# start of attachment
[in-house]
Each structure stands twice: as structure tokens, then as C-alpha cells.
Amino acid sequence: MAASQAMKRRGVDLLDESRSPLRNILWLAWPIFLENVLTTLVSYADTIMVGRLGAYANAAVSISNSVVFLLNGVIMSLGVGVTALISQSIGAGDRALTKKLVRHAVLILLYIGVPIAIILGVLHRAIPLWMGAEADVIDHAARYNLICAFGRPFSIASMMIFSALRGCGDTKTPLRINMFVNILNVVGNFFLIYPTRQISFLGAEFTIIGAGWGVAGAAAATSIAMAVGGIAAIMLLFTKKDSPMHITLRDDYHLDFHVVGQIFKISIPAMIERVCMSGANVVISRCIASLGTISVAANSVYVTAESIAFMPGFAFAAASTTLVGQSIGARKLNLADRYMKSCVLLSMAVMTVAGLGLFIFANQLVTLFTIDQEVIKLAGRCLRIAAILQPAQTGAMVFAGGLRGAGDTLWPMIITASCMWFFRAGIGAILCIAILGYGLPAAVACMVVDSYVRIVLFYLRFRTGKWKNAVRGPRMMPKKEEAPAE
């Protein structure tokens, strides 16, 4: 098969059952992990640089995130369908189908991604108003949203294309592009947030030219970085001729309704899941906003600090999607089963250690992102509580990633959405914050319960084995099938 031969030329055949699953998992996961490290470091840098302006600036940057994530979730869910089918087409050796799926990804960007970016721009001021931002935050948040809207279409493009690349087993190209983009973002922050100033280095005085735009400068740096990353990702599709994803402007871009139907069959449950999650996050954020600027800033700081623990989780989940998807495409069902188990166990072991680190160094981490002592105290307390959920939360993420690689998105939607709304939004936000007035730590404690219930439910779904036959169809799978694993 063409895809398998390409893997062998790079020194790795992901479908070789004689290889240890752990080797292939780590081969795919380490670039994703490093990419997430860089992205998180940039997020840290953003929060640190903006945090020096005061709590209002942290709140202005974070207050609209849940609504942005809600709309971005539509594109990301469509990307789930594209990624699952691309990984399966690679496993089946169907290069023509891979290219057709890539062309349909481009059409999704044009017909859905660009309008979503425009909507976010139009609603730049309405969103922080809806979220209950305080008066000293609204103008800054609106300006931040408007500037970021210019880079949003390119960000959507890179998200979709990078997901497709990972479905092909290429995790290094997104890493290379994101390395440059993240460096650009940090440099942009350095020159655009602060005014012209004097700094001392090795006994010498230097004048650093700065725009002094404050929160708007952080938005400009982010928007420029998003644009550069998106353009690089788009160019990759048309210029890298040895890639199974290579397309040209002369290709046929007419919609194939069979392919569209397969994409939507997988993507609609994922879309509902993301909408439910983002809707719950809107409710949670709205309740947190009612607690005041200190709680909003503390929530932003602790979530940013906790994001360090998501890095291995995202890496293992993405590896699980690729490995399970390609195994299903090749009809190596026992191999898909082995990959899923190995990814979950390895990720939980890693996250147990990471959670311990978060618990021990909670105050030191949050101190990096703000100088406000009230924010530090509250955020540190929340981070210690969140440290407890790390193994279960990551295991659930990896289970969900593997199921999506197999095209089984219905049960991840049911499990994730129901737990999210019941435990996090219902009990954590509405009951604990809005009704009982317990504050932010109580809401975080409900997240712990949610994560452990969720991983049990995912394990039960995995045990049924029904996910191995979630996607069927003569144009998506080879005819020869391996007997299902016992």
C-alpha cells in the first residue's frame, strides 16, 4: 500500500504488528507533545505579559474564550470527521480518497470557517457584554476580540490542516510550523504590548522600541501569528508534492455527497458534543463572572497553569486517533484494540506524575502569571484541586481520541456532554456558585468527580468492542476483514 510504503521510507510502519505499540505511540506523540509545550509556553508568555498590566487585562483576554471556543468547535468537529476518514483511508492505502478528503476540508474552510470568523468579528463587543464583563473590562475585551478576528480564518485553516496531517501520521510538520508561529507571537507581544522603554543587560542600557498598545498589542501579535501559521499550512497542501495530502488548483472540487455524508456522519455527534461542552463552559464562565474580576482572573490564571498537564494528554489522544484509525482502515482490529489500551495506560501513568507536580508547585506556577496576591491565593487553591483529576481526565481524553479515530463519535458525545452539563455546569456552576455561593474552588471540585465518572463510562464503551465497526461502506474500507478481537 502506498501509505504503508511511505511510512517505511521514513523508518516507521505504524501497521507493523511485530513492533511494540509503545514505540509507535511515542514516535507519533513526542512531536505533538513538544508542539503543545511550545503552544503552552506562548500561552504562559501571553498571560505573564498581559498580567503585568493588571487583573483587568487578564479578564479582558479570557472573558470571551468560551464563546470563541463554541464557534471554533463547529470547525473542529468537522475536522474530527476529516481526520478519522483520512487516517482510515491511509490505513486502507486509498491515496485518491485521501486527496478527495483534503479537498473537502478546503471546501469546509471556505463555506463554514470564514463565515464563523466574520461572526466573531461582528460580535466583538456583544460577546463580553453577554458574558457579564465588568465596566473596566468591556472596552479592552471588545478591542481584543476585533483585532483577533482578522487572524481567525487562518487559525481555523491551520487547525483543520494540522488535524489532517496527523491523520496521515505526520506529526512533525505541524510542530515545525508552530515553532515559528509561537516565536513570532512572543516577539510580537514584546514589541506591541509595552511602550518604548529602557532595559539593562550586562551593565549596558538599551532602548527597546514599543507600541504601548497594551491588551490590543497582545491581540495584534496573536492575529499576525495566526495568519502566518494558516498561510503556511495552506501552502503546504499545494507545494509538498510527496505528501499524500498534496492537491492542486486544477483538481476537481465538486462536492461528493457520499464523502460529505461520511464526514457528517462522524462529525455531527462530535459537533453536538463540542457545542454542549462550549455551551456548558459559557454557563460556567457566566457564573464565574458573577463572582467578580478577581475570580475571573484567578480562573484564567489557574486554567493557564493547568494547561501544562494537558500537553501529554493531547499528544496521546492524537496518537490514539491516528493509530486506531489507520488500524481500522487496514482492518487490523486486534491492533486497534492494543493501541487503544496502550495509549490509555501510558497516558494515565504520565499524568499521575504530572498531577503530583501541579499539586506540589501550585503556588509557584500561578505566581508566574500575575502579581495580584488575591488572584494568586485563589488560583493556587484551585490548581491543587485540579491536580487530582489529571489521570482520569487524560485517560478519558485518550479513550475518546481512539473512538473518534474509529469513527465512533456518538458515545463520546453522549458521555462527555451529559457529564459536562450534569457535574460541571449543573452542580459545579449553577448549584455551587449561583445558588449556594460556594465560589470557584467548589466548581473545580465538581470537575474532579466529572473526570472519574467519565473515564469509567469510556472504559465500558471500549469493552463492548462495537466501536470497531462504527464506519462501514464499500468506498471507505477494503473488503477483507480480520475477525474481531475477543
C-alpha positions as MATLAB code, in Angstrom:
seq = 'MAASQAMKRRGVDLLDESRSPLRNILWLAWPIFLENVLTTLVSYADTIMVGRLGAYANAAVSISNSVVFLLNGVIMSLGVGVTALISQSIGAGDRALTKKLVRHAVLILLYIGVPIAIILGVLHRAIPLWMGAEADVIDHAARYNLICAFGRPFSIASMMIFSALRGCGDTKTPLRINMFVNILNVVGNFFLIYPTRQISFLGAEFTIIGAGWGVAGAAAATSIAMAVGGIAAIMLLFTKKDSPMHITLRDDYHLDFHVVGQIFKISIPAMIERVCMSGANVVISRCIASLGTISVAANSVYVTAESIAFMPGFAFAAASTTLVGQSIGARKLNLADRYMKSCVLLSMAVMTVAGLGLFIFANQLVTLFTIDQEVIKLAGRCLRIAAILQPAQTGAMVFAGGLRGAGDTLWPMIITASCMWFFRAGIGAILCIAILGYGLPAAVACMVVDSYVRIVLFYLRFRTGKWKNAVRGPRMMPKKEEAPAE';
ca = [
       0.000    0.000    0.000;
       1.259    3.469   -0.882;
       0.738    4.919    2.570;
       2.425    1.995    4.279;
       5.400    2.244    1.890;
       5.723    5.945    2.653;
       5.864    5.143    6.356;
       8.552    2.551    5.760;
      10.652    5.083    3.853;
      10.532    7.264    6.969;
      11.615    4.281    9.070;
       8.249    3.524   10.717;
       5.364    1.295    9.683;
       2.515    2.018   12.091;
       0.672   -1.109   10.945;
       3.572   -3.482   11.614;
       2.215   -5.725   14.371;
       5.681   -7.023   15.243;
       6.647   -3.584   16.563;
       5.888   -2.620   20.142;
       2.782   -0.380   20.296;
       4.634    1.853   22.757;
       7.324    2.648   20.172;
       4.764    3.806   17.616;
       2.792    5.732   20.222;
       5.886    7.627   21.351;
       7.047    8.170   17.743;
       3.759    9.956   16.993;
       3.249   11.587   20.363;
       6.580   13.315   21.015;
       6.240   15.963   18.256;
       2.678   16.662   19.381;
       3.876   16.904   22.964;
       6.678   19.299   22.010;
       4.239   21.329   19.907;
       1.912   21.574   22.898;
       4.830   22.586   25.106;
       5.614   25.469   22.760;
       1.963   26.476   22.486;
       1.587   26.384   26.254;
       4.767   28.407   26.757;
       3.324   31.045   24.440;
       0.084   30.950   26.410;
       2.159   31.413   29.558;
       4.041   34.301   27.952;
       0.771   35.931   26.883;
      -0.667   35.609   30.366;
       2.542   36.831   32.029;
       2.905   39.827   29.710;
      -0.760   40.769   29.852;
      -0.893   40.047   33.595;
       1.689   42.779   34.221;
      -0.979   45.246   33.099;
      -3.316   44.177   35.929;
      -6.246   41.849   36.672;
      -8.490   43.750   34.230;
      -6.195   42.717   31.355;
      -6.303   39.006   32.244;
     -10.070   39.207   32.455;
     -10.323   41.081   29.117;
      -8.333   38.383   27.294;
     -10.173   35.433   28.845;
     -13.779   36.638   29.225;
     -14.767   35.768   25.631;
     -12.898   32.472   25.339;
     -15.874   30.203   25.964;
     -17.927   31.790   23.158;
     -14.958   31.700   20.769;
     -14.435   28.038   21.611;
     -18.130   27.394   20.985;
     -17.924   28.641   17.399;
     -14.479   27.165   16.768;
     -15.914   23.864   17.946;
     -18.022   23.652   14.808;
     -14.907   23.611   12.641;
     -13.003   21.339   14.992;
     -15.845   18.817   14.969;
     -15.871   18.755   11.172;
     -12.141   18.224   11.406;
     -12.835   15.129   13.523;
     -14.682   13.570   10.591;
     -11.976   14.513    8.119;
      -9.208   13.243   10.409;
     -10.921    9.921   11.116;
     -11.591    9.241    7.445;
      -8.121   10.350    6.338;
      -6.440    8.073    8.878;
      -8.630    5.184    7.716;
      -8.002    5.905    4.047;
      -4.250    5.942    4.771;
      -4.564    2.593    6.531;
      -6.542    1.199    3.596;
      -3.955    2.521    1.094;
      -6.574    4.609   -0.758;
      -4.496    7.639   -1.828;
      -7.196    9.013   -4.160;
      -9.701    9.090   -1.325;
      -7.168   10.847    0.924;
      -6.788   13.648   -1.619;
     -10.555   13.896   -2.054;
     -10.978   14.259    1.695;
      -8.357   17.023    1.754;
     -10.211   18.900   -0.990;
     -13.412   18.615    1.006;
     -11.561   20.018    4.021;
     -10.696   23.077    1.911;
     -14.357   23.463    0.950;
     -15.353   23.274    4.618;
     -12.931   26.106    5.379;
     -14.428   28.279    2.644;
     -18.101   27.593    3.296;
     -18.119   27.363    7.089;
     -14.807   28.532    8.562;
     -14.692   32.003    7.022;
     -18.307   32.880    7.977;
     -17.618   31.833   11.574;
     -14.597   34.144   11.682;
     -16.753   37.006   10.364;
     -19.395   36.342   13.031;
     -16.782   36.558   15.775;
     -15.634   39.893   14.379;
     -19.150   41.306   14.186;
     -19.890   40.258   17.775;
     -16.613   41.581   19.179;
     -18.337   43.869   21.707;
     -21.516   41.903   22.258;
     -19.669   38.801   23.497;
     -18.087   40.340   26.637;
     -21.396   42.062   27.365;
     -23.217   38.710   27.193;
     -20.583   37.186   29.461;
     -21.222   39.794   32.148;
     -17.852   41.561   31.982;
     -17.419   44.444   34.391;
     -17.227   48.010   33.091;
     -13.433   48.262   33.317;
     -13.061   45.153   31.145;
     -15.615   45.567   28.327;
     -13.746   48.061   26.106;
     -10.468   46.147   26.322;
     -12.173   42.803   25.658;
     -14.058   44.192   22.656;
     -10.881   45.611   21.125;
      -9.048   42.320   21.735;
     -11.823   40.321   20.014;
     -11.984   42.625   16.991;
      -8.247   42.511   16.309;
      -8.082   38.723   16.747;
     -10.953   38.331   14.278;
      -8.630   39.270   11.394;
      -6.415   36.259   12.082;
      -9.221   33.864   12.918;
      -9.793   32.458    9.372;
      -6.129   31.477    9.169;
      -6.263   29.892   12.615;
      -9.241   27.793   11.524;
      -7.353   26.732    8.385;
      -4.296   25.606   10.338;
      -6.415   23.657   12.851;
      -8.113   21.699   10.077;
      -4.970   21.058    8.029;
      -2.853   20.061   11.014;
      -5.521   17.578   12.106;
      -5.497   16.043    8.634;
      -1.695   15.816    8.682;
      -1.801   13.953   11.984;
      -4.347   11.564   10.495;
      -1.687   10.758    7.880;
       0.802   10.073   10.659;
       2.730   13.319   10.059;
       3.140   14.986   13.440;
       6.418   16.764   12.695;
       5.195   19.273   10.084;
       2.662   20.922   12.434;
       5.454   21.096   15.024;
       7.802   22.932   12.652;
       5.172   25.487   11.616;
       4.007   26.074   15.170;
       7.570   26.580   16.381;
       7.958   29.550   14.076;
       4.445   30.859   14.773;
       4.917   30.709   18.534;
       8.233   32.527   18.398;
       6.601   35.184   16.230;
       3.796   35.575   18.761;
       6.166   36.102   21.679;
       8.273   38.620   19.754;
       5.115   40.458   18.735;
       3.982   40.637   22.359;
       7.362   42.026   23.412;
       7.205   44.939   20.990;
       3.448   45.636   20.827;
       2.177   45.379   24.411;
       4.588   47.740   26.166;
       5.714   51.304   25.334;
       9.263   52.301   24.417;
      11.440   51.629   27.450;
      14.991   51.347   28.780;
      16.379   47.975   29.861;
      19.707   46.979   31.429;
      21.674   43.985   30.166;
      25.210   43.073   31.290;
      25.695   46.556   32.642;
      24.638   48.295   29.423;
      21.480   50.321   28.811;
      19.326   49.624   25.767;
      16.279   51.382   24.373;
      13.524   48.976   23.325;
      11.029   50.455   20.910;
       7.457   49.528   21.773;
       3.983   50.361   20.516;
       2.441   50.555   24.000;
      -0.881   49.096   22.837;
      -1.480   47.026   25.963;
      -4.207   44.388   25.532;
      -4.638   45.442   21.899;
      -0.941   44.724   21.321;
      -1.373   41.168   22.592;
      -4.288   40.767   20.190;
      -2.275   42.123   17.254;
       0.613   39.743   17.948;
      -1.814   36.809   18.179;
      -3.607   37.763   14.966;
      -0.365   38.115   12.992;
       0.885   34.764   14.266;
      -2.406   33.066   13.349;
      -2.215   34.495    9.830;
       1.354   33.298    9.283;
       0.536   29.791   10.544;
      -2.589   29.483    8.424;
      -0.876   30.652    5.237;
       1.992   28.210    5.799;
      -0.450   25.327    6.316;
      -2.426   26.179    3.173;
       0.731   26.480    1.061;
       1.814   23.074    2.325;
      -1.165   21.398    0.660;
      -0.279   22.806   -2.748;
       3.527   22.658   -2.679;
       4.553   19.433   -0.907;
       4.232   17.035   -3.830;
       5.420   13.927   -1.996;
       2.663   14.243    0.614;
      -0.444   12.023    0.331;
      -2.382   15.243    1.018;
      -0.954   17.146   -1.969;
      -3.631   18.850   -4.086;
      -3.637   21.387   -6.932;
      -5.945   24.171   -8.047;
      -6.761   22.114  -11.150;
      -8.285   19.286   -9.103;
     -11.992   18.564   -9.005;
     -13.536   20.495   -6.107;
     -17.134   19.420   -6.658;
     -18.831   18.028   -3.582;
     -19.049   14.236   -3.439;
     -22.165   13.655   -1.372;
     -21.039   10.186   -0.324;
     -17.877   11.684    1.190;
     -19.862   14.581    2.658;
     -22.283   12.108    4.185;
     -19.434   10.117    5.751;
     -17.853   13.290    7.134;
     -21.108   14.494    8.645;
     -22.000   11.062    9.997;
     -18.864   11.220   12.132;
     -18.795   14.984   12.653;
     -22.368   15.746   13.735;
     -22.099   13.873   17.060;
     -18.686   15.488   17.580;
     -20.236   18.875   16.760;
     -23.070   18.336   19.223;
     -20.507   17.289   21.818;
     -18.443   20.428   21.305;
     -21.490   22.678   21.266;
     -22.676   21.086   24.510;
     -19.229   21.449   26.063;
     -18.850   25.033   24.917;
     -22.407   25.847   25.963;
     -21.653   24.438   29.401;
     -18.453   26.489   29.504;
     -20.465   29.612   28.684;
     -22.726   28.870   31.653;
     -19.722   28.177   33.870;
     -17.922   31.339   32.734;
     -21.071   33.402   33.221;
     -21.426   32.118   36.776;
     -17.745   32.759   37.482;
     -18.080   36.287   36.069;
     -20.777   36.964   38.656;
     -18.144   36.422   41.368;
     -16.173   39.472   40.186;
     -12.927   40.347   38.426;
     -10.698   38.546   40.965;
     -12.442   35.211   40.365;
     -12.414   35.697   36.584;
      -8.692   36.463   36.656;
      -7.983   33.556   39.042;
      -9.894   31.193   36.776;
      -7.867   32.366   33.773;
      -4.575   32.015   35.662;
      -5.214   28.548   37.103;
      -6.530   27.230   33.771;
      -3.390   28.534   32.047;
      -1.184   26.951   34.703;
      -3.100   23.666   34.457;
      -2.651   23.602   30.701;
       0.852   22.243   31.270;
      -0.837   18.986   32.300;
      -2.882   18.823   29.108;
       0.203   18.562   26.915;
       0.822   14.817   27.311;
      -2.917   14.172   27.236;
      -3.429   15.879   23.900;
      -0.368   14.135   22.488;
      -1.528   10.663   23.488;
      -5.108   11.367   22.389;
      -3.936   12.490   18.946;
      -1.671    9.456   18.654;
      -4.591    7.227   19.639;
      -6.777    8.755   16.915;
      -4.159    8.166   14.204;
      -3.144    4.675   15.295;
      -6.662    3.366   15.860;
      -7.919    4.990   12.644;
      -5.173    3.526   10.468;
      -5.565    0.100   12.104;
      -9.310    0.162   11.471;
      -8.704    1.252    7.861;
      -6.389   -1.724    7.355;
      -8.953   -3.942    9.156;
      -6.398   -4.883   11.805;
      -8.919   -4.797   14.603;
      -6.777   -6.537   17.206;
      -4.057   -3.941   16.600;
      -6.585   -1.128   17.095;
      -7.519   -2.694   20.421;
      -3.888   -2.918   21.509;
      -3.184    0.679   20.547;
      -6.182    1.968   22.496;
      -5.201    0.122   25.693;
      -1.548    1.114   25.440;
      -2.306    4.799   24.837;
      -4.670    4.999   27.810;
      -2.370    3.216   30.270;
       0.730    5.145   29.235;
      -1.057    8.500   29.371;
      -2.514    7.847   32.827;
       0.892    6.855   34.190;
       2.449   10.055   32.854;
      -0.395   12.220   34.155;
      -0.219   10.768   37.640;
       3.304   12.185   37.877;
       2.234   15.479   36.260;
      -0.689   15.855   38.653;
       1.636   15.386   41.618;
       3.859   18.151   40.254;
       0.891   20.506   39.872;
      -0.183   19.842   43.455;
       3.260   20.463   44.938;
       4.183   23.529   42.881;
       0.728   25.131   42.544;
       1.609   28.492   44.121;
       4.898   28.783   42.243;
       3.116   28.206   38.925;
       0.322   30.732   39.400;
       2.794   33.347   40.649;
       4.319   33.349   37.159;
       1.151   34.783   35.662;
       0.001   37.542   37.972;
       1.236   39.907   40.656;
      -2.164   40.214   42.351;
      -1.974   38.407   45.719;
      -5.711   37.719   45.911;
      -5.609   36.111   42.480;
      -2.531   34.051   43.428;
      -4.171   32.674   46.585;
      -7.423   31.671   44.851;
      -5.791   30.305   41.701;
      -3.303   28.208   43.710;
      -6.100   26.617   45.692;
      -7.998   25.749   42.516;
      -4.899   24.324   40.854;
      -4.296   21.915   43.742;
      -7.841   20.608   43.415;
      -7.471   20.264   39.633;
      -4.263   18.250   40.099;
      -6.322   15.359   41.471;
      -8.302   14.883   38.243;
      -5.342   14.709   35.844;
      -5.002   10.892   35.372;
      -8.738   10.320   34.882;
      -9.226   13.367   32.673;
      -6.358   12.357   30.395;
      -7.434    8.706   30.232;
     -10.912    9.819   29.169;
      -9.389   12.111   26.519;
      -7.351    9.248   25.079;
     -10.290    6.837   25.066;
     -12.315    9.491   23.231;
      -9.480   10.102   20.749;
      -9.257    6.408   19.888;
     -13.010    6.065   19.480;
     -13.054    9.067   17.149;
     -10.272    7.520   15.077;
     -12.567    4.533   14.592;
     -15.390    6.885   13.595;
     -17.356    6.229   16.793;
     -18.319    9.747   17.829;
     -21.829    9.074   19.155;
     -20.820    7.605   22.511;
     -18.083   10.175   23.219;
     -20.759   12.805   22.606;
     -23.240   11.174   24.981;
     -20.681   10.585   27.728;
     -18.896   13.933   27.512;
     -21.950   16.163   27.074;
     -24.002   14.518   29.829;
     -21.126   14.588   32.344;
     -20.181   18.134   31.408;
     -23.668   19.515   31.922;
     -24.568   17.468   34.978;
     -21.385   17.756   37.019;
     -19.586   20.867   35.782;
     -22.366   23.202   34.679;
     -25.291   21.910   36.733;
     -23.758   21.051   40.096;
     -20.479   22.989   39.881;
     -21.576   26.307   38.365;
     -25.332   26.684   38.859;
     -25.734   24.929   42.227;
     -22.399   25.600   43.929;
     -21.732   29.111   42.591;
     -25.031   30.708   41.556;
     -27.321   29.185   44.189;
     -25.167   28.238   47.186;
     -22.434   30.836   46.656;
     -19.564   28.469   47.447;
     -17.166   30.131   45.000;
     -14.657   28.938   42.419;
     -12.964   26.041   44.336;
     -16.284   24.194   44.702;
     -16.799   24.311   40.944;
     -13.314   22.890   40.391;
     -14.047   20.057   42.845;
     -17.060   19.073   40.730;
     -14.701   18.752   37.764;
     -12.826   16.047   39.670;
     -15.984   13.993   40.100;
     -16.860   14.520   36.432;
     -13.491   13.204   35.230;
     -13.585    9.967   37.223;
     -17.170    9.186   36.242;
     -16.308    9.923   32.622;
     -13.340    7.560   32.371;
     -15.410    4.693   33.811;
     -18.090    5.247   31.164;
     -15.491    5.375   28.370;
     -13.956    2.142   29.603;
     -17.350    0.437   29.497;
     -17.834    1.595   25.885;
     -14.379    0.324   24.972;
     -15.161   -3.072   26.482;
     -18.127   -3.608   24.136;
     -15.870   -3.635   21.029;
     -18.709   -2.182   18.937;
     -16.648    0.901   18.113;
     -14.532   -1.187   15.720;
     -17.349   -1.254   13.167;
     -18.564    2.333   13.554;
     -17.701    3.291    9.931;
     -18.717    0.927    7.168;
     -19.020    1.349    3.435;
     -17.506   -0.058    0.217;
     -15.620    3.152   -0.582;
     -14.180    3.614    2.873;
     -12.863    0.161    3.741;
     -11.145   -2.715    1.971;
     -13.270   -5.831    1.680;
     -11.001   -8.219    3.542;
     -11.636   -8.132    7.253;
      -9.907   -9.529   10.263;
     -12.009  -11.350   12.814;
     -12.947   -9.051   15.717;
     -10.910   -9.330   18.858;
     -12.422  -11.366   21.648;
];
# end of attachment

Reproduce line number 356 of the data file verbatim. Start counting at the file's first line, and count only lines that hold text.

      -2.514    7.847   32.827;